Stamp duty land tax: an update

25 June 2021

The end of the stamp duty land tax (SDLT) holiday is fast approaching. Individuals might therefore have even more reason to rely on two other reliefs which reduce SDLT payable on the acquisition of residential property in England and Northern Ireland.

Mixed use relief

Mixed use relief is available if the acquisition of residential property includes non-residential property. SDLT is then payable at the lower commercial rate: the top rate of commercial SDLT is 5%, which compares favourably to a potential top rate for residential property of 17%. Our recent article on the Hyman case described one unsuccessful attempt by a taxpayer to argue that extensive grounds attached to a residential property rendered the property mixed use.

Brandbros v HMRC

  • The taxpayer bought a residential property, which included a garage. The taxpayer granted a commercial lease over the garage immediately after i.e. on the same day. The Tribunal held that there was no mixed use at the time the property was acquired.
  • The “use” of a property is determined at the time of the relevant transaction and not at the end of the day of the transaction.

Khatoun v HMRC

  • The taxpayer received a key to access a communal garden, subject to certain conditions, when he bought a residential property.
  • For mixed use relief to apply the acquisition of the right to enter and use the communal garden must have been a “land transaction”, which includes either obtaining an “equitable interest” or a “chargeable interest”, and the garden must not have been residential property.
  • The tribunal determined that the rights were neither an “equitable interest” (because the evidence persuaded the judge that the right was contractual and revocable) nor a “chargeable interest” (because there was a licence granting permission for the use of the land). Consequently, no mixed use relief could apply.
  • The tribunal went further: even if the acquisition had been a land transaction, because the communal garden subsisted for the benefit of a residential property, the right to use it was residential.

Applying for mixed use relief can lead to you becoming mixed up in a difficult conversation with HMRC without the proper advice.

Multiple dwellings relief

Multiple dwellings relief (MDR) is available where an interest in two or more dwellings is acquired in the same transaction. The consequence of MDR is that the SDLT payable for each dwelling is calculated on the average price of the dwellings (i.e. the total consideration is divided by the number of dwellings). Dwelling has its ordinary English meaning of a place of residence, or habitation.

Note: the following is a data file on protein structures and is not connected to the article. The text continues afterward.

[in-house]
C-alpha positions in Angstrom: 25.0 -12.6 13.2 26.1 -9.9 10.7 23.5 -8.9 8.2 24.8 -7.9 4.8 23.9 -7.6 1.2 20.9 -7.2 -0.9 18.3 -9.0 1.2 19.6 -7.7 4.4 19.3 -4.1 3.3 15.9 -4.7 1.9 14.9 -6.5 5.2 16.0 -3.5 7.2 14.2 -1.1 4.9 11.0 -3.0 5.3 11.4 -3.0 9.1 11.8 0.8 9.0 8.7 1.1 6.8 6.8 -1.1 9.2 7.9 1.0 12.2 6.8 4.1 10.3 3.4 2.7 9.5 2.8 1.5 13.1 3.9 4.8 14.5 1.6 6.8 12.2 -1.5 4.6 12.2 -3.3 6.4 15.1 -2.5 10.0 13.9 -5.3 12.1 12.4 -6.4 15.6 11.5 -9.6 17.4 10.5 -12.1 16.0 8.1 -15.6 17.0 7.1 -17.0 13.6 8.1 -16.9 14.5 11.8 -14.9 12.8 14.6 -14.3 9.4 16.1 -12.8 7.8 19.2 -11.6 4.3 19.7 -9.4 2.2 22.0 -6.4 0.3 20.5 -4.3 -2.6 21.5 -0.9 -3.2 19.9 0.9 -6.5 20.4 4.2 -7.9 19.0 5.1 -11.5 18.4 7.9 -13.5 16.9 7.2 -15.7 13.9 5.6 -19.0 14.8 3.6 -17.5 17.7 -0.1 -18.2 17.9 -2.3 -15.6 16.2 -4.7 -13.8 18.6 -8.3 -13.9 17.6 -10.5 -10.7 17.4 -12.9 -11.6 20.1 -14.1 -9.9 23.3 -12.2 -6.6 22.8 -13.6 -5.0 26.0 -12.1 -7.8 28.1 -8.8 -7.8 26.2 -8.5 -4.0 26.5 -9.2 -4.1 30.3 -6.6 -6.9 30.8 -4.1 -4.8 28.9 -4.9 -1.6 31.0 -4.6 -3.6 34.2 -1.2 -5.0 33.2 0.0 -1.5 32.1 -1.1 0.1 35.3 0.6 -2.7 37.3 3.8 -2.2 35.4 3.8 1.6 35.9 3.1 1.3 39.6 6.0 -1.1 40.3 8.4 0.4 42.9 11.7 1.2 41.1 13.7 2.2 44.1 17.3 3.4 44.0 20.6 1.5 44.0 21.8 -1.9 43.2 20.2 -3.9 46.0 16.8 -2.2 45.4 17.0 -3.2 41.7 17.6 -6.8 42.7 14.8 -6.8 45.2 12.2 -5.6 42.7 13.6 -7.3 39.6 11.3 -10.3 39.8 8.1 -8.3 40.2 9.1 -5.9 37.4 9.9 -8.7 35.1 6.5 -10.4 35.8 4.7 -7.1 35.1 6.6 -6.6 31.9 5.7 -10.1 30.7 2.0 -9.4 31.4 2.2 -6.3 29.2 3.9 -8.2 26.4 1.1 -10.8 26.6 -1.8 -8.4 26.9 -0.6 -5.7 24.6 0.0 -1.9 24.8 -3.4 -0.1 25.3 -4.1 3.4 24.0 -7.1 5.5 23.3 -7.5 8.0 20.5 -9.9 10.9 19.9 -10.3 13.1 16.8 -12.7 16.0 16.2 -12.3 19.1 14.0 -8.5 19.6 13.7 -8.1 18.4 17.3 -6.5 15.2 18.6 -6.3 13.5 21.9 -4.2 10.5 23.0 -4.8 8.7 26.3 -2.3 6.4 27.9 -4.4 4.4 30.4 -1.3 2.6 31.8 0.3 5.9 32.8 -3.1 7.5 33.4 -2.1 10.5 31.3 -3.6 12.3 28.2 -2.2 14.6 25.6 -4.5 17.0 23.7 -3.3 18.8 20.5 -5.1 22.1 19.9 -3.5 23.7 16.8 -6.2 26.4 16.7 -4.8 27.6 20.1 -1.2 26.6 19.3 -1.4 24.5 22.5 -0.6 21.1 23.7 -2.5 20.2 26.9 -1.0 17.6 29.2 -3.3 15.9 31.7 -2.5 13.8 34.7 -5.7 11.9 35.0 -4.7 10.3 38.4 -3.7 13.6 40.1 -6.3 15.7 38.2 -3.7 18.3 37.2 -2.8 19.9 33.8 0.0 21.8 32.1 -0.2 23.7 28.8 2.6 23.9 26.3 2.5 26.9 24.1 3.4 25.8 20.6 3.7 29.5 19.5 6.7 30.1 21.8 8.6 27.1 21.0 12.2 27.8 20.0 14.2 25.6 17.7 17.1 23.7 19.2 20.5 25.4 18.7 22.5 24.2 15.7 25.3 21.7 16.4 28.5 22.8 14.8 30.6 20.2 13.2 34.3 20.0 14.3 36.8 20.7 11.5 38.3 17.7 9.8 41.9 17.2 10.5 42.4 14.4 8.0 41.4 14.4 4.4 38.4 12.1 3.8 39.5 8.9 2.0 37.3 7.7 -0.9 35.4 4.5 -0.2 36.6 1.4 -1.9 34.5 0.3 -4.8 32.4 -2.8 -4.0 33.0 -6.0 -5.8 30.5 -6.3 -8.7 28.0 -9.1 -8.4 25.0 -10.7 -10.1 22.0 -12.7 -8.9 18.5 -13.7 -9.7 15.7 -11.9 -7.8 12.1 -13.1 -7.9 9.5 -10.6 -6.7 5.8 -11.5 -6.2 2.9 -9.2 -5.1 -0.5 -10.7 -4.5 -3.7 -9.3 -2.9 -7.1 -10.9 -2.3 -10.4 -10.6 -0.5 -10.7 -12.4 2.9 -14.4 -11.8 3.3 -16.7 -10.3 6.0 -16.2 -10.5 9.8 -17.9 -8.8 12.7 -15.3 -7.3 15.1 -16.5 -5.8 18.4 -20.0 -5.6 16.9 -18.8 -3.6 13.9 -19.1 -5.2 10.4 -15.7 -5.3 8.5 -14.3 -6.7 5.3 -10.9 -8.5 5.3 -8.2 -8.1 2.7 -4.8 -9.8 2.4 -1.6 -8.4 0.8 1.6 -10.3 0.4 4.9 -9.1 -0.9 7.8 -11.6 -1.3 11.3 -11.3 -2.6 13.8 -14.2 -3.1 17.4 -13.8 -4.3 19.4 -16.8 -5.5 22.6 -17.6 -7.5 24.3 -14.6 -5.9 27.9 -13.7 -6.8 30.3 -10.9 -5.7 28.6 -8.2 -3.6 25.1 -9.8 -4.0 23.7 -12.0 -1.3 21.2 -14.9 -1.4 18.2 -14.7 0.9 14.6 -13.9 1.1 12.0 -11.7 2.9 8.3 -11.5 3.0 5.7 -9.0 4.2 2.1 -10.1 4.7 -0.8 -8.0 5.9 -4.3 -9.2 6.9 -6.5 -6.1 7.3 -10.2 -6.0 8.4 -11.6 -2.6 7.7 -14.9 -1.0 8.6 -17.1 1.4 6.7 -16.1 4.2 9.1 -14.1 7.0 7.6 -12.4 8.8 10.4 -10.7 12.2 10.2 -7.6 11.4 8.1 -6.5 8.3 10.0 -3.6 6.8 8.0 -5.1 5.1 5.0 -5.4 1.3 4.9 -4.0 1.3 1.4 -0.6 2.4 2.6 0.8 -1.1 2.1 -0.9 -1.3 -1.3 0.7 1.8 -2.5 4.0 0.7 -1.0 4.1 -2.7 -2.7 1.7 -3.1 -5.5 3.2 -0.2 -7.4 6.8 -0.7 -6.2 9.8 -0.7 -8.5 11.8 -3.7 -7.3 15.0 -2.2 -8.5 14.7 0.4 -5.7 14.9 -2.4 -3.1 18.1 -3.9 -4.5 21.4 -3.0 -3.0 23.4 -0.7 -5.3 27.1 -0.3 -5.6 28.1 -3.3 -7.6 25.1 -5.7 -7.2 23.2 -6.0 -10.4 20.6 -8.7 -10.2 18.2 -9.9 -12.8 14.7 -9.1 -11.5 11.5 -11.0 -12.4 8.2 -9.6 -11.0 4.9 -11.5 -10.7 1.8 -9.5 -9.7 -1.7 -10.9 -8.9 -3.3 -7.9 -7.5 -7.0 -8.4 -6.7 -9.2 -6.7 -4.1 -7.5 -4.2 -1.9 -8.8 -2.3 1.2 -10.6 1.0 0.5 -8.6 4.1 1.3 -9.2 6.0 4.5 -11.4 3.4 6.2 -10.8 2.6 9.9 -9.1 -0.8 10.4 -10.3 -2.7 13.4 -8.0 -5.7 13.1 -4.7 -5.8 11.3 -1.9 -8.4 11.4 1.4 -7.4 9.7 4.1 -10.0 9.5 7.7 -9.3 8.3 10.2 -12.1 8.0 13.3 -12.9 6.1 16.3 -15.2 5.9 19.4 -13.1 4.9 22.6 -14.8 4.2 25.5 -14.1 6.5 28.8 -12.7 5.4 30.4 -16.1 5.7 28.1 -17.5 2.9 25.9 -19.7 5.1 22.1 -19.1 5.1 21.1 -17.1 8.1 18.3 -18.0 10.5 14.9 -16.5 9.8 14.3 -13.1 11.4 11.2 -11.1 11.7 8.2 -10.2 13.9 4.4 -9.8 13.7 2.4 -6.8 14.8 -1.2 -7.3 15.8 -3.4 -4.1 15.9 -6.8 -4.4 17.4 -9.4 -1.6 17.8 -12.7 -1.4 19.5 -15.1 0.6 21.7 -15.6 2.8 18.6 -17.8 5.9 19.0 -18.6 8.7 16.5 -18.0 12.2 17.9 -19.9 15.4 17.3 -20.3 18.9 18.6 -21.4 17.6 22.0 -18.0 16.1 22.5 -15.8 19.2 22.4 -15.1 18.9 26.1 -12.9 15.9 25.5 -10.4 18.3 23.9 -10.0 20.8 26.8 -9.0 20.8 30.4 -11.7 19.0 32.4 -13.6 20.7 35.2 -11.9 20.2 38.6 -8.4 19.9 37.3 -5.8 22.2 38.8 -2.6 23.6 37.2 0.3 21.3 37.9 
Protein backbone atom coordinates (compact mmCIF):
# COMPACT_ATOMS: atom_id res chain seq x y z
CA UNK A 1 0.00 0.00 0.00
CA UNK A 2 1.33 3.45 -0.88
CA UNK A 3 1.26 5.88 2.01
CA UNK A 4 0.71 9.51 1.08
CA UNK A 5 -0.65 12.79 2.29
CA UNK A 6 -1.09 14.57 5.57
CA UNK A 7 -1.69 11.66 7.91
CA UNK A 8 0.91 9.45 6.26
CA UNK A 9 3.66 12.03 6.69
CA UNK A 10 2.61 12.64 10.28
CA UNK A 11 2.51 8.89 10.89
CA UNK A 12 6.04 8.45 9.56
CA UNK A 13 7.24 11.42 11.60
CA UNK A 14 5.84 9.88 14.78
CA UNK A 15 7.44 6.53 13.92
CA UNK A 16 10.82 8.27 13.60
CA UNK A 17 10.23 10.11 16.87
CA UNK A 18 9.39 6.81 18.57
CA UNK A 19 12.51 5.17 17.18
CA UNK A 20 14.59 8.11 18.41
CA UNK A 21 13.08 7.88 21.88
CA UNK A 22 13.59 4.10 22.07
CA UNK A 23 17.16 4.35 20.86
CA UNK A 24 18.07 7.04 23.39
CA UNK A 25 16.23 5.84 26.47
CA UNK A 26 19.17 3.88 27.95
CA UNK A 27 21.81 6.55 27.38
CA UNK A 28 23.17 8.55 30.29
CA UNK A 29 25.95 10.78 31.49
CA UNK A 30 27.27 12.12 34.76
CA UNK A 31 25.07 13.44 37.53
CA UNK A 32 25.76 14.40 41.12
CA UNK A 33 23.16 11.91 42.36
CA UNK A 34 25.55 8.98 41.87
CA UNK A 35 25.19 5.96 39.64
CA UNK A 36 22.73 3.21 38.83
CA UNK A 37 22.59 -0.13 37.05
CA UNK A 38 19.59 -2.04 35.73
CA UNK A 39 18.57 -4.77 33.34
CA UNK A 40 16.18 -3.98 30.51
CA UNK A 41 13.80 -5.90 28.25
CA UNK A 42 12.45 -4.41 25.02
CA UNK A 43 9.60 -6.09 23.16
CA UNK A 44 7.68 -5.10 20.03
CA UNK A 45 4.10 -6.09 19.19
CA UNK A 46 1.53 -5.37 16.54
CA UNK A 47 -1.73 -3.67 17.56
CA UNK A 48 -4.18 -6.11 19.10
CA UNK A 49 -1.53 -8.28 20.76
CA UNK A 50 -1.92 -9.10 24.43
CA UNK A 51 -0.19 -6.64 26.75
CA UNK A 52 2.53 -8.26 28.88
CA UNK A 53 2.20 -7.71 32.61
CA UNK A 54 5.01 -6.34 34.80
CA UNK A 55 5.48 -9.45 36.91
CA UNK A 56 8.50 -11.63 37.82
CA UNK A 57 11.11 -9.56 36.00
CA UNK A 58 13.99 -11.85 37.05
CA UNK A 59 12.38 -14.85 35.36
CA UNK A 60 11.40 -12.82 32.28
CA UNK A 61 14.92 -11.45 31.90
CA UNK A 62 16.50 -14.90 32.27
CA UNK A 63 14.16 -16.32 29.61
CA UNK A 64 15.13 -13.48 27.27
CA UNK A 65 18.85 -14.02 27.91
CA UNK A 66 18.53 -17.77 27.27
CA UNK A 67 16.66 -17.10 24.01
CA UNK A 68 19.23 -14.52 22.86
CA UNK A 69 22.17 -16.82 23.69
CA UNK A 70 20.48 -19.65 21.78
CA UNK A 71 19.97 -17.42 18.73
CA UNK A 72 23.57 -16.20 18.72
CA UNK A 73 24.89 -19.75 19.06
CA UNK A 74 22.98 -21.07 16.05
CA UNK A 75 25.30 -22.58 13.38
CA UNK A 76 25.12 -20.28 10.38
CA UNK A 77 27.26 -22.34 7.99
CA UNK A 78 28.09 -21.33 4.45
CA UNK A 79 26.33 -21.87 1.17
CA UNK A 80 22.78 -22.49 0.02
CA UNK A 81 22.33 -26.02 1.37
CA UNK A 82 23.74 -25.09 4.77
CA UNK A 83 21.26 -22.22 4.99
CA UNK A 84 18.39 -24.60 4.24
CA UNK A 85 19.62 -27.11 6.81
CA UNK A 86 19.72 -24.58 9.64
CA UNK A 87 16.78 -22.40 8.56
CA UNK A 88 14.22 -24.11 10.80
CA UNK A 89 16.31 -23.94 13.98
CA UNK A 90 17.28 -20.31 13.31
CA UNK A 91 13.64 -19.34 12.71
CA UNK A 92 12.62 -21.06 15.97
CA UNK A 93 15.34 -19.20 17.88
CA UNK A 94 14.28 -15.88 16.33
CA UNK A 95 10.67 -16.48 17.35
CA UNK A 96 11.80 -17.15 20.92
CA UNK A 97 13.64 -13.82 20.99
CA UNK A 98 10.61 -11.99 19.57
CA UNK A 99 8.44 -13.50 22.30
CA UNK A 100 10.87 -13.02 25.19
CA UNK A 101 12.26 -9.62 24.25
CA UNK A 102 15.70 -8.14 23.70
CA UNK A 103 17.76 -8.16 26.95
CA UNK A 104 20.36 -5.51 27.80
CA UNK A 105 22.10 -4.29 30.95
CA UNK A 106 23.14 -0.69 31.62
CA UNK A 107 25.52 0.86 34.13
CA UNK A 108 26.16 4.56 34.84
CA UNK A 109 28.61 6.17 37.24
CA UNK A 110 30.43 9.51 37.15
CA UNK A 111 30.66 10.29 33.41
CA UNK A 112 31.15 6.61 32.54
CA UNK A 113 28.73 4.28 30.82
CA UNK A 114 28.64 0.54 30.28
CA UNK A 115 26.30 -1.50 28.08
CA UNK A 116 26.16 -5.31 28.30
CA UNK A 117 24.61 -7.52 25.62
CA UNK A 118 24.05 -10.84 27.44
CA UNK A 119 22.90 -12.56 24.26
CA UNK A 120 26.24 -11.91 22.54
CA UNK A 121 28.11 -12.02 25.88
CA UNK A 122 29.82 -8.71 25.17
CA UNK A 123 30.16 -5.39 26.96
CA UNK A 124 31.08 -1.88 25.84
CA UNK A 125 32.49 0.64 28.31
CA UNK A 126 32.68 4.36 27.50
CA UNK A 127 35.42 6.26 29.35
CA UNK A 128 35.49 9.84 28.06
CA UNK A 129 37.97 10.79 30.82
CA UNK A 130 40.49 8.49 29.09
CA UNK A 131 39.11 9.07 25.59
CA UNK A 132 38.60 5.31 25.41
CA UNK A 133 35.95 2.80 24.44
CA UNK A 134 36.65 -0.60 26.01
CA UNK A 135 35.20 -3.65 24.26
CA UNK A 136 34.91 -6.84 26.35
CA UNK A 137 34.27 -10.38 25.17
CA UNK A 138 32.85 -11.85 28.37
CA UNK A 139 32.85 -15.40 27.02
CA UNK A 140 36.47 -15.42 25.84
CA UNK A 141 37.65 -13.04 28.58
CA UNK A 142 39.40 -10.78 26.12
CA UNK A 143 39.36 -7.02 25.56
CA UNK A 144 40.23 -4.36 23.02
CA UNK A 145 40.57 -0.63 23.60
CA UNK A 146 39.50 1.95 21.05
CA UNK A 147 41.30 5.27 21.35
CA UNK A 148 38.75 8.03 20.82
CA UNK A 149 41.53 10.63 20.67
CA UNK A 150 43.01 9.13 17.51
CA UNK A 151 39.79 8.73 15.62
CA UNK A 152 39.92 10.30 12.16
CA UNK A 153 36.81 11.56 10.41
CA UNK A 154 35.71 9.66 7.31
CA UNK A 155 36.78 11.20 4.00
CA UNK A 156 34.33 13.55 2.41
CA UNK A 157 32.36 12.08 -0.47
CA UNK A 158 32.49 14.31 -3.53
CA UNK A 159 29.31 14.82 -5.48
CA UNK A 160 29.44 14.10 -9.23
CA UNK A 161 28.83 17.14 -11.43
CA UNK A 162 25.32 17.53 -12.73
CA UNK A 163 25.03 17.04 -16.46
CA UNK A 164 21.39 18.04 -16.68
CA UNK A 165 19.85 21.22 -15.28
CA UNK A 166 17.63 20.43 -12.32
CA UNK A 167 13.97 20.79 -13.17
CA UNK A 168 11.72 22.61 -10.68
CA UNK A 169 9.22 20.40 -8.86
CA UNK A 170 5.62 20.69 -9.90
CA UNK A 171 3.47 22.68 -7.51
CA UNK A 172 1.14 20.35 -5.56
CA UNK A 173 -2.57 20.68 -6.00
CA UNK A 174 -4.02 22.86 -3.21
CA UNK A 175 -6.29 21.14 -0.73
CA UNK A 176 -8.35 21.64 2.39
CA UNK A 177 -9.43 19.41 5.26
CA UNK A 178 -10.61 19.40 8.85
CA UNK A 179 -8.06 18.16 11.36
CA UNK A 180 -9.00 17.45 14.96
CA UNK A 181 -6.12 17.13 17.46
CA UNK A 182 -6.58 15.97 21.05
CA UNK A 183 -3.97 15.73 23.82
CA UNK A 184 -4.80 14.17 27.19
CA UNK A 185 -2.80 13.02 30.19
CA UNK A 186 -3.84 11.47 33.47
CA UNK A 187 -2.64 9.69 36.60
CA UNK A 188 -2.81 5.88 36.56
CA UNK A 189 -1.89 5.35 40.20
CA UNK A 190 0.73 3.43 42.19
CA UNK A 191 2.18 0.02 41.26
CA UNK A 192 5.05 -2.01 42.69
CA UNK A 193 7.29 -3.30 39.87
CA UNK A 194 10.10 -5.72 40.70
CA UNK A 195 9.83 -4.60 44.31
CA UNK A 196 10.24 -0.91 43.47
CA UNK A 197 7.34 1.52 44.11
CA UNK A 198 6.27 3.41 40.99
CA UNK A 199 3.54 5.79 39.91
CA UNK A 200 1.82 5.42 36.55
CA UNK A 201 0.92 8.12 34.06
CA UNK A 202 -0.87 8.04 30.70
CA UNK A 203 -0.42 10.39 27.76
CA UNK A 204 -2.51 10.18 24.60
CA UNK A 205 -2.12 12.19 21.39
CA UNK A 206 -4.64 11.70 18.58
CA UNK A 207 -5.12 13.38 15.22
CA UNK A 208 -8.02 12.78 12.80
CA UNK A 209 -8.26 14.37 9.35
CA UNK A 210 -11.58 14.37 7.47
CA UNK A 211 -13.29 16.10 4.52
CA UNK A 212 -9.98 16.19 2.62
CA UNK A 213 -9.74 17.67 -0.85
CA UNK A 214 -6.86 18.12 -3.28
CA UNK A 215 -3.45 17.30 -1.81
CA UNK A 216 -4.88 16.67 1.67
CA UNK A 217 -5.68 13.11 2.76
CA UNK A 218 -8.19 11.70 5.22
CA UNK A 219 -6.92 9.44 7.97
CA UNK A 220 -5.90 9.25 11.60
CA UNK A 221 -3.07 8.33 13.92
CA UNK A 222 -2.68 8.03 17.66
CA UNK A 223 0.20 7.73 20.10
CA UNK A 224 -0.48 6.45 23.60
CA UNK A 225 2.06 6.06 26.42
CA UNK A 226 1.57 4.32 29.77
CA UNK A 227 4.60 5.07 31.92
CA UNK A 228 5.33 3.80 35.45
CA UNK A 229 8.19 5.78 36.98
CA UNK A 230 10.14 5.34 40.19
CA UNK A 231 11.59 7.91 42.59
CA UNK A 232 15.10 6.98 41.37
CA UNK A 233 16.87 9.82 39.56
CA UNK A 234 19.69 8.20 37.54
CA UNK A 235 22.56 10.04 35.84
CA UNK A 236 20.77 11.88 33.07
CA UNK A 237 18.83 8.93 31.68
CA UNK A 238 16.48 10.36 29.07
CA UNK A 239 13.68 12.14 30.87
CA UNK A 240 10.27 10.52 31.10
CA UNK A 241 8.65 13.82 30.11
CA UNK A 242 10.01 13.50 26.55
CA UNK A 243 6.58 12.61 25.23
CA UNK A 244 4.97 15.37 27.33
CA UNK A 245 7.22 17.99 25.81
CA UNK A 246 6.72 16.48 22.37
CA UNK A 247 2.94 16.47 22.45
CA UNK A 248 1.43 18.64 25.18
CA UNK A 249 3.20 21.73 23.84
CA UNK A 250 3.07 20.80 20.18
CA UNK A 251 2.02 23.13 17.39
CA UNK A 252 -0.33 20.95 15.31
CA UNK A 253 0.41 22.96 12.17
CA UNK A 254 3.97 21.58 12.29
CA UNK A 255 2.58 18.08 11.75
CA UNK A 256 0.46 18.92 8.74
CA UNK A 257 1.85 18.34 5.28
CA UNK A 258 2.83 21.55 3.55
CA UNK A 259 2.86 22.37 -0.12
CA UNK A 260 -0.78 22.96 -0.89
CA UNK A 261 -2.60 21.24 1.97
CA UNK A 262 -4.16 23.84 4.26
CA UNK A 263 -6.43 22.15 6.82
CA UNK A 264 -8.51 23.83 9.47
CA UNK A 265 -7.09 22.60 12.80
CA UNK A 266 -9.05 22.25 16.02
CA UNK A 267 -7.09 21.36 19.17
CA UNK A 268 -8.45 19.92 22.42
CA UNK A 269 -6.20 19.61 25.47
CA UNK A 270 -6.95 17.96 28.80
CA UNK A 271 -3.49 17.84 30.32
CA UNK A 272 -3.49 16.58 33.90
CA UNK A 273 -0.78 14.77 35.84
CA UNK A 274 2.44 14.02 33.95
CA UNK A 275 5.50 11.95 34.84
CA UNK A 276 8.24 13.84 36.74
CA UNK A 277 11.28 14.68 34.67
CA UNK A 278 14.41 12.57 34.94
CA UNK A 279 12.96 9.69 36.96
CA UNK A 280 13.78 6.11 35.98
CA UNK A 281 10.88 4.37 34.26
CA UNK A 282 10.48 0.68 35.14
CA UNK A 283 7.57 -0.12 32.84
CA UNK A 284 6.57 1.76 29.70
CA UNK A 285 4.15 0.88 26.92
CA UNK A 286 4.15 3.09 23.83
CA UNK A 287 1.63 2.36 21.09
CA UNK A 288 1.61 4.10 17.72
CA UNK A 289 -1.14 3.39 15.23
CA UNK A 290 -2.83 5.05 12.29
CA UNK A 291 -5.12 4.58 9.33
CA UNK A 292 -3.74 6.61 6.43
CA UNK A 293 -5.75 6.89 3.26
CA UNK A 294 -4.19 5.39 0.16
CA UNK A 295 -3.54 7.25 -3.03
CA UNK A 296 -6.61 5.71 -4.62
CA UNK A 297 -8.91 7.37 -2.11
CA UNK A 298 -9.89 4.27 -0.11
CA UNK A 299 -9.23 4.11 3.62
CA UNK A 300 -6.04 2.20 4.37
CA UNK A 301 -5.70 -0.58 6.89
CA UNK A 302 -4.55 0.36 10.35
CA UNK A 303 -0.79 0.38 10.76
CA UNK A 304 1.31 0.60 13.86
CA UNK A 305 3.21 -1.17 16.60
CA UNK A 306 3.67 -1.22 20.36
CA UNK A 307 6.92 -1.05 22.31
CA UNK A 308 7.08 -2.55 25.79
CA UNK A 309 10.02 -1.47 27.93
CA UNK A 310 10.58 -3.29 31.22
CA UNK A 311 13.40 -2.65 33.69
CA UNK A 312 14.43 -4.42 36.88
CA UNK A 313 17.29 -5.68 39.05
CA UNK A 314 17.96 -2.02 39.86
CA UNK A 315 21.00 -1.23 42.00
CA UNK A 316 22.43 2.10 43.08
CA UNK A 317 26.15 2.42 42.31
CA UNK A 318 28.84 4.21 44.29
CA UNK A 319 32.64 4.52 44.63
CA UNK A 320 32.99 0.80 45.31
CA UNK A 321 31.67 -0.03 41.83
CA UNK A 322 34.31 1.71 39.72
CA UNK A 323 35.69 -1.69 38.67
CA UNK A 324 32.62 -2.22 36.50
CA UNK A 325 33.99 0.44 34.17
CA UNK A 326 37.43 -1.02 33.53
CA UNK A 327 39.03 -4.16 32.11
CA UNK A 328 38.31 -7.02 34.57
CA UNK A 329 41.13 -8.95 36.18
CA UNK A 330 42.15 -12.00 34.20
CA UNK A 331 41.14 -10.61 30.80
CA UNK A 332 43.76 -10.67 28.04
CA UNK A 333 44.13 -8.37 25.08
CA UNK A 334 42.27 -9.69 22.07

For example, if two dwellings were purchased where the value of the first is £1m and the second is £100,000, MDR means that the SDLT is calculated as the SDLT payable on two transactions of £550,000 each. This results in paying a lower effective rate of SDLT, because SDLT rates increase as the purchase price increases.

Michael and Anthea Mullane v HMRC

  • The taxpayers sought to argue that a converted coach house connected to the main property via a glass conservatory would be a second dwelling for the purposes of MDR; the coach house had a bathroom and living area, a sink, drainer, work top, fridge and cupboards but no cooking facilities other than a microwave.
  • MDR applies where the property consists of more than one dwelling, each of which is used or suitable for use as a home separate and independent of the other.
  • Various factors are important in determining whether a property consists of more than one dwelling. Use prior to completion can be important, as can the question of whether a separate council tax bill was required.
  • Critically in this case, the fact that the kitchen facilities in the coach house were not capable of satisfying building and fire regulations if it were let prevented it from being a dwelling. The judge noted in passing that the statutory purpose behind MDR was to increase the supply of rented accommodation, and so if property could not be rented out without modification it was a strong indication that it was not a “dwelling”.

Mobey and another v HMRC

  • The taxpayers purchased a large property that had a separate annexe, which they used for their sons who were not able to live independently. The annex had a high degree of independence (lockable entrance, its own fuse box, electricity meters, water supply and sewage pipers). But it was not assessed separately for council tax and there were no cooking facilities.
  • The annexe gave sufficient privacy but the lack of cooking facilities meant that the property did not contain all the facilities to live an independent life, and as a result was not a separate dwelling.

One theme emerging from these two recent cases is that for an MDR claim to succeed the additional dwelling in question must be capable of being used as a separate home independently of the main house. Emphasis in both was put on the need for the additional dwelling to have its own kitchen facilities. Filing a claim for MDR without such facilities is likely to prove a recipe for disaster.